I recently traveled to the Paul E. Griffin Library in Camden, Mississippi, early on a Thursday morning to meet up with my colleagues from the Mississippi Library Commission (MLC) for an all-day staff training for the Madison County Library System (MCLS). Canton Flea Market days are the perfect opportunity to do trainings because the main branch is located just steps away from the goings-on in the Canton Square. Getting to the library that day is almost impossible for staff and patrons. The Camden Library, in a quieter part of the county, is located next door to the community center... the perfect spot for a gathering of librarians.

 


The day of training started with MCLS Director Tonya Johnson giving an update on things going on system-wide. There are some great things in the works for the patrons of this library system thanks to this director and her hard-working group of librarians. 


MLC staff members Lacy Ellinwood, Ally Mellon, and Shellie Zeigler had their toolboxes loaded with all sorts of information to help these folks better serve the residents of the Madison County communities. Shellie started everyone off with tips on how to better serve older adults, a new offering by MLC.  

MLC Library Consultant Shellie Zeigler shares ideas about how to serve senior adults.


Ally provided everyone with an outstanding and detailed training on how to use MAGNOLIA and its databases, explaining what a value it is not only to patrons, but to librarians too. This ole girl even learned a few tips!

MLC Information Services Director Ally Mellon talks about MAGNOLIA.


Lacy talked about customer service and how to effectively help patrons, including those who can be challenging. She included an activity that let everyone talk about the most commonly asked questions in the library. She also went over different personality types and how to deal with them, even if they don't match your own!

MLC Library Development Director Lacy Ellinwood discusses customer service.

It was a great day with these folks and I am once again amazed by the knowledge and generosity of my colleagues at MLC. Helping librarians be the best they can be is their number one goal. I'm honored to be their traveling buddy and official photographer. I even learn a thing or two!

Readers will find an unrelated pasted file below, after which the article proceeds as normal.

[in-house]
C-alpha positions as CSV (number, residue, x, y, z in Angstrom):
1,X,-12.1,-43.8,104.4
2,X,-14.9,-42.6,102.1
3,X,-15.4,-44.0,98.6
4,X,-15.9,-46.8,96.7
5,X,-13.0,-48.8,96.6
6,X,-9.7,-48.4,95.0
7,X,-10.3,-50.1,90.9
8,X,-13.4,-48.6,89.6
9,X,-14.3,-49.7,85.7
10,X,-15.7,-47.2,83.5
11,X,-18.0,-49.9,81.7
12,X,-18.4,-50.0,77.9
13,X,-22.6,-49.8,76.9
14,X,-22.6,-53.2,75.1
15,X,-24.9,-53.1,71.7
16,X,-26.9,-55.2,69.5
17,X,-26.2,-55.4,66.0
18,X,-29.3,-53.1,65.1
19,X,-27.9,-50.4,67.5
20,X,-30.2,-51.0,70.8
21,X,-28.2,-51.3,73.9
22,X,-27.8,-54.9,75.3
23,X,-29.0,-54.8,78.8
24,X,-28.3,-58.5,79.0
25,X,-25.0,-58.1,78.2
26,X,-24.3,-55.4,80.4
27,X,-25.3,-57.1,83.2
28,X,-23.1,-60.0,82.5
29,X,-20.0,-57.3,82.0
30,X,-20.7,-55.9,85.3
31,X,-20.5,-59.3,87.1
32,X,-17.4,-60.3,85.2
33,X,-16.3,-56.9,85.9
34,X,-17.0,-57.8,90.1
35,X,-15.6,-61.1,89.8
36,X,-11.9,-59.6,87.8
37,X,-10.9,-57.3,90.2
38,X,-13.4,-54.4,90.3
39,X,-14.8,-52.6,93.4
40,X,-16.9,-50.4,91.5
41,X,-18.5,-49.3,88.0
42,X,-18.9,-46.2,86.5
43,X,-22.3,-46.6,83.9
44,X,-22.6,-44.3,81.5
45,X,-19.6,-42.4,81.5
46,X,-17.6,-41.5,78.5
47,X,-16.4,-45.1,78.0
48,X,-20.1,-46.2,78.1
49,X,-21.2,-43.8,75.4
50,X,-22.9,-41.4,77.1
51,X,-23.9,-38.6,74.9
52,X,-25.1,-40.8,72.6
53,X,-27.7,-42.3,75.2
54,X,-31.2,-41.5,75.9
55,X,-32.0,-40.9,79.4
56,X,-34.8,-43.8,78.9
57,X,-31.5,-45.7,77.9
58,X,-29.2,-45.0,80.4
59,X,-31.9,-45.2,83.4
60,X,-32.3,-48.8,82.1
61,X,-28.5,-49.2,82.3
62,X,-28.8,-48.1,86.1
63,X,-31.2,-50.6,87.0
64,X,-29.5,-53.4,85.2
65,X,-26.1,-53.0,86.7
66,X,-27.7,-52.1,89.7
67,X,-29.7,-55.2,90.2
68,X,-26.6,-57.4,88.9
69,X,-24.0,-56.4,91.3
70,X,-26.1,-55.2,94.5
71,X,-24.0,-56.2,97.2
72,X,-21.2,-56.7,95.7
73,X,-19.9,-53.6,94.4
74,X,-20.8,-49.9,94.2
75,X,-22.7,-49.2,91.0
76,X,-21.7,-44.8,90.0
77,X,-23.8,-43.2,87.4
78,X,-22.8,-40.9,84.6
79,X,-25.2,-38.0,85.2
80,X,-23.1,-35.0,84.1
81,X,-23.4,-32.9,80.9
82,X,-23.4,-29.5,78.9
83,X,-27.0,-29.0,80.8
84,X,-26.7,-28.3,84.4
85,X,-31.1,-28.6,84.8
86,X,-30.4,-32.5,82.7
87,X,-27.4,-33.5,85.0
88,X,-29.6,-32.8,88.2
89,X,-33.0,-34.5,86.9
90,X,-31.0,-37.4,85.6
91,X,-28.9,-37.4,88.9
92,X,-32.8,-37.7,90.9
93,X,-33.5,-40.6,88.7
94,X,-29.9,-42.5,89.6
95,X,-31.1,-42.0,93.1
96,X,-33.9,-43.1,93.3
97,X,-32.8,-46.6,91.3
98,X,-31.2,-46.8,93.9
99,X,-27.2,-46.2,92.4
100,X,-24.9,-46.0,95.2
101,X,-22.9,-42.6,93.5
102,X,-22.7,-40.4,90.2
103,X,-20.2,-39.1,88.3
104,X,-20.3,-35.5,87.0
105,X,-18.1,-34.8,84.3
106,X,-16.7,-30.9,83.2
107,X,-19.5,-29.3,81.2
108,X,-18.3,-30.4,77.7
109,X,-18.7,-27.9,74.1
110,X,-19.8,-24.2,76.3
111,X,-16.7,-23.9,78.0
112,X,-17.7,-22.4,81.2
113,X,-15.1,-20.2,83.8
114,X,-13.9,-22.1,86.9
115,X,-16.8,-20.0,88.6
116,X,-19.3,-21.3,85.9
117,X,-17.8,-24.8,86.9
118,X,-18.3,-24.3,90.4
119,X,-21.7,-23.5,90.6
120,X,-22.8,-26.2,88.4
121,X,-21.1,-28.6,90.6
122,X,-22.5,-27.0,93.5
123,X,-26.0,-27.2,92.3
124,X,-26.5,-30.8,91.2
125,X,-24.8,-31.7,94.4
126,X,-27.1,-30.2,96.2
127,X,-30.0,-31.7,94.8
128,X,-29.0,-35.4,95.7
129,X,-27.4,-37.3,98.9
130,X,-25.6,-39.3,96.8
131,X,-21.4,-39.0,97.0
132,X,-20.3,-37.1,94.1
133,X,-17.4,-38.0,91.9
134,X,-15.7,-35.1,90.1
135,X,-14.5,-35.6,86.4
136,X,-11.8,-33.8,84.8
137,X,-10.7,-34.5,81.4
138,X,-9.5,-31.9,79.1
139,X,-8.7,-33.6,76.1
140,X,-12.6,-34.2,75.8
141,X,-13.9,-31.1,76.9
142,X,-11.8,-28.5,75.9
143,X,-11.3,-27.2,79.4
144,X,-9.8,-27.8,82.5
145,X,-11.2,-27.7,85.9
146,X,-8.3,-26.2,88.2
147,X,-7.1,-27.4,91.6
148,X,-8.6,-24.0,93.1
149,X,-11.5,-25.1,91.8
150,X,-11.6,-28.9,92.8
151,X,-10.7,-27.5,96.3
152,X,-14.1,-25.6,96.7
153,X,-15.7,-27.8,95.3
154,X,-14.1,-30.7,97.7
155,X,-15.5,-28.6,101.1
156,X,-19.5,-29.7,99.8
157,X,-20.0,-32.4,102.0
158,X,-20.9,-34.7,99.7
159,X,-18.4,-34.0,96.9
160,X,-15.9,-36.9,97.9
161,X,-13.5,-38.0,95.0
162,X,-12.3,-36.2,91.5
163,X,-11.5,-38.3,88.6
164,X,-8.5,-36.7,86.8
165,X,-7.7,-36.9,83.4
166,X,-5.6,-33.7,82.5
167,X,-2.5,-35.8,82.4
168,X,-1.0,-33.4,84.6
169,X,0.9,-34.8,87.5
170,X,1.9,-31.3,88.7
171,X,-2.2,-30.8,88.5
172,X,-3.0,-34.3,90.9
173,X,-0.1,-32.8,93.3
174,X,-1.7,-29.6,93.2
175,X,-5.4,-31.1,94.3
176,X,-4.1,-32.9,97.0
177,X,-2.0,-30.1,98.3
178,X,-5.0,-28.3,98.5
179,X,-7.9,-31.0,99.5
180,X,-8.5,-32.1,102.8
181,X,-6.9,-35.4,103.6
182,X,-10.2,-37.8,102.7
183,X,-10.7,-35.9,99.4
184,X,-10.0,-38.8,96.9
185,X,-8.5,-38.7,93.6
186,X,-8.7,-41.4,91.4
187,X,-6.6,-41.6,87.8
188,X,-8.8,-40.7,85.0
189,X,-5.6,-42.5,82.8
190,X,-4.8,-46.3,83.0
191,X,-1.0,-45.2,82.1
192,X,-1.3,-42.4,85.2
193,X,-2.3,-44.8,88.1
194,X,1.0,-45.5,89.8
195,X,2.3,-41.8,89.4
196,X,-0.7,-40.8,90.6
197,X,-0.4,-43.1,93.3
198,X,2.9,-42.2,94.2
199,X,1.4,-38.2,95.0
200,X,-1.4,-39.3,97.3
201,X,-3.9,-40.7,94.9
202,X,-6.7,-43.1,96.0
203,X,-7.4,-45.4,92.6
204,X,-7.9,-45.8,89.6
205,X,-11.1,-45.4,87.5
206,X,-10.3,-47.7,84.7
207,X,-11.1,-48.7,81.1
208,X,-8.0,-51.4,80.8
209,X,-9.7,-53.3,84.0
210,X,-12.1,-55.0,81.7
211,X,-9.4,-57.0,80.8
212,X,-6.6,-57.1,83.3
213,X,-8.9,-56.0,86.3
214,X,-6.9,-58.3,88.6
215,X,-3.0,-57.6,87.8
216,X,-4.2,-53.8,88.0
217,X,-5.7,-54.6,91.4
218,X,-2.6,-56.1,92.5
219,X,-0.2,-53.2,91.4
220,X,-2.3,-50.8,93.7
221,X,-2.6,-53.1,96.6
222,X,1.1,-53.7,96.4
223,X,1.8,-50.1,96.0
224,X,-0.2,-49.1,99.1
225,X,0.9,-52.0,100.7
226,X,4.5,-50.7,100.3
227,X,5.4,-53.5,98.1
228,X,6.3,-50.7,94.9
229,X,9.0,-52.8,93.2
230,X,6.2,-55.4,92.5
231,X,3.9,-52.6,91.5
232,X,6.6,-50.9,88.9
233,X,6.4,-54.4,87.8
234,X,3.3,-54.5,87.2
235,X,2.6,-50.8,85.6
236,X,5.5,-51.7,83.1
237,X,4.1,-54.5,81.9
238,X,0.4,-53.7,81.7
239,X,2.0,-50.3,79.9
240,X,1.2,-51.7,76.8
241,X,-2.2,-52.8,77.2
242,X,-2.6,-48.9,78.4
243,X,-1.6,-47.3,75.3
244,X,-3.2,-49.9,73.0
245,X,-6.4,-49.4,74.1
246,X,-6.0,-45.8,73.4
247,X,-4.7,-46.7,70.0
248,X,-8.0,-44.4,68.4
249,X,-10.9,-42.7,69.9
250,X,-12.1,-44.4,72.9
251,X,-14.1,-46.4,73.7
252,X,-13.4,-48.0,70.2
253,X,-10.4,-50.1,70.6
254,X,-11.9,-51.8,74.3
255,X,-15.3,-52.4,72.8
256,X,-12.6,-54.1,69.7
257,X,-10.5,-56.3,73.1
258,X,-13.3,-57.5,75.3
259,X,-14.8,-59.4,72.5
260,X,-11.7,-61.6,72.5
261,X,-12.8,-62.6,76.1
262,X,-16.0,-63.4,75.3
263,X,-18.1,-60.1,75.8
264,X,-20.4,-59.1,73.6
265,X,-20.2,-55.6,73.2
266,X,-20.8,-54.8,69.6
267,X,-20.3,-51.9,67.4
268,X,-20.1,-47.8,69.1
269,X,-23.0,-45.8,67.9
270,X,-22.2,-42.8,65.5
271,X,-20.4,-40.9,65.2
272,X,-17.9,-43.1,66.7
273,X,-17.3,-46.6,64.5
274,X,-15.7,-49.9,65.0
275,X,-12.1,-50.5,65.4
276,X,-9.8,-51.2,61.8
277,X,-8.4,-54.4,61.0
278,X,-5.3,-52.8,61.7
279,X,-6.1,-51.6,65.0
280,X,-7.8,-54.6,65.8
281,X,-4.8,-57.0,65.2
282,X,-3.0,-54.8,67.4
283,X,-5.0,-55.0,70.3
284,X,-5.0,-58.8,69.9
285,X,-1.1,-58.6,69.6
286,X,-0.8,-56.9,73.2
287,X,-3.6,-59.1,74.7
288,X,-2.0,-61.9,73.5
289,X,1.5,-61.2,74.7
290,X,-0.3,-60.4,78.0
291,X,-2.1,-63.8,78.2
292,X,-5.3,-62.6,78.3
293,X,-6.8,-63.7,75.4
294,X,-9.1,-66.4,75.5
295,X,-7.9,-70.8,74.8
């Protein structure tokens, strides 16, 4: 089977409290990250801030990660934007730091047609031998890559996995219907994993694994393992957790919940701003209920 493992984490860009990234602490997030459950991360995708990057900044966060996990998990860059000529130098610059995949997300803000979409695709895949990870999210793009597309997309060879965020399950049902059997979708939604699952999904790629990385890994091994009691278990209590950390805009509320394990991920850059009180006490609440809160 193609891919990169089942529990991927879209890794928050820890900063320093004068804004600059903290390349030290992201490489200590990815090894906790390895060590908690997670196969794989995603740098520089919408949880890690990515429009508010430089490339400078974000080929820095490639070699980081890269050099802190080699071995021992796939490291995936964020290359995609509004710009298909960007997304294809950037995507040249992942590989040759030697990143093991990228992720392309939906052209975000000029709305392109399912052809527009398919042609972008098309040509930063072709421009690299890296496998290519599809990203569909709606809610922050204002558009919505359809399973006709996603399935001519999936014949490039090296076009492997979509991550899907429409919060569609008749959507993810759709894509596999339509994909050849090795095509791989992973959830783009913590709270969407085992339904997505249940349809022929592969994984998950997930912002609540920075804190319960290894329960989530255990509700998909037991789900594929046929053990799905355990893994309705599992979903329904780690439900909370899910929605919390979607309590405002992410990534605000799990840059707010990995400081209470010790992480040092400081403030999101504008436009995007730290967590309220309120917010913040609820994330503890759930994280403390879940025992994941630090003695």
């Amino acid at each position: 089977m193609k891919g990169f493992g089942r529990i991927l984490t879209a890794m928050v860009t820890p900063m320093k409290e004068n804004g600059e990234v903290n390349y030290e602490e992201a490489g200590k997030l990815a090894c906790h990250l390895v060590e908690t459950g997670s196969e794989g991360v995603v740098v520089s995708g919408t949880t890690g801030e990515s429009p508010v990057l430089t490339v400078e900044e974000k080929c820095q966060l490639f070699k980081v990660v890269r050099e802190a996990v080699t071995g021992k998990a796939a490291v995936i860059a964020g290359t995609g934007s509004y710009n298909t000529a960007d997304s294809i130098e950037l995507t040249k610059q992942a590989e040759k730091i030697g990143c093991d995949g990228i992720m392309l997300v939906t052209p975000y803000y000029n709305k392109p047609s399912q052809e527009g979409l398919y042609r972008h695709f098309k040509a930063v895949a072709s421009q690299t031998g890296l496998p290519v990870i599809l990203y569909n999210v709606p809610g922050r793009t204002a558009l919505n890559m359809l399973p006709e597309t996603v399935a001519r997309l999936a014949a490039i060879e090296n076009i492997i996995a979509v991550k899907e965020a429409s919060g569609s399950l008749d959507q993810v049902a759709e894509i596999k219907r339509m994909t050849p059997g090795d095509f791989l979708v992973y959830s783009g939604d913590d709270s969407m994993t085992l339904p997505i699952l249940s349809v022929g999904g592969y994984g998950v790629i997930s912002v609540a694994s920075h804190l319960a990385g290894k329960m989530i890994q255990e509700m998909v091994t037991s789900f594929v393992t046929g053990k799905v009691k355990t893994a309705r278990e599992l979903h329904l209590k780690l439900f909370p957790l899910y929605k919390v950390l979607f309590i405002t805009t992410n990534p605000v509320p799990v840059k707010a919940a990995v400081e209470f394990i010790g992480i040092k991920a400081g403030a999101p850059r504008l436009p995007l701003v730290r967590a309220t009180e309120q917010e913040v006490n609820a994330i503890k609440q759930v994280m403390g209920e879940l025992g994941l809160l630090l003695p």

Special thanks to Tonya and all of the staff of the Madison County Library System. It was a fantastic day!

Monday, October 22, 2018

Meet MLC Monday: Lisa Boyd

Lisa Boyd began work at the Mississippi Library Commission (MLC) about one month ago, filling the position of Purchasing Specialist. This position involves processing purchasing requests and acting as property officer for MLC's equipment and assets. She says she enjoys working for the agency because everyone is so knowledgeable and friendly. "I feel honored to be working here!" Lisa adds with a big smile.


When asked what it is she likes about libraries, Lisa says, "Libraries hold a special place in my heart. Throughout my years, I have found that books are more interesting than movies. With a book, your imagination can run wild. One page of a book might have you sailing the oceans in search of sea monsters; another page might see you riding horses on the wilds of a ranch while hunting down outlaws. There are helpful books available, too: books to help you fix your car, books to help you cook your meals, and even books to help you host guests from foreign countries. There is so much more in a book than just pages! In a library, a person can find anything, no matter their interest."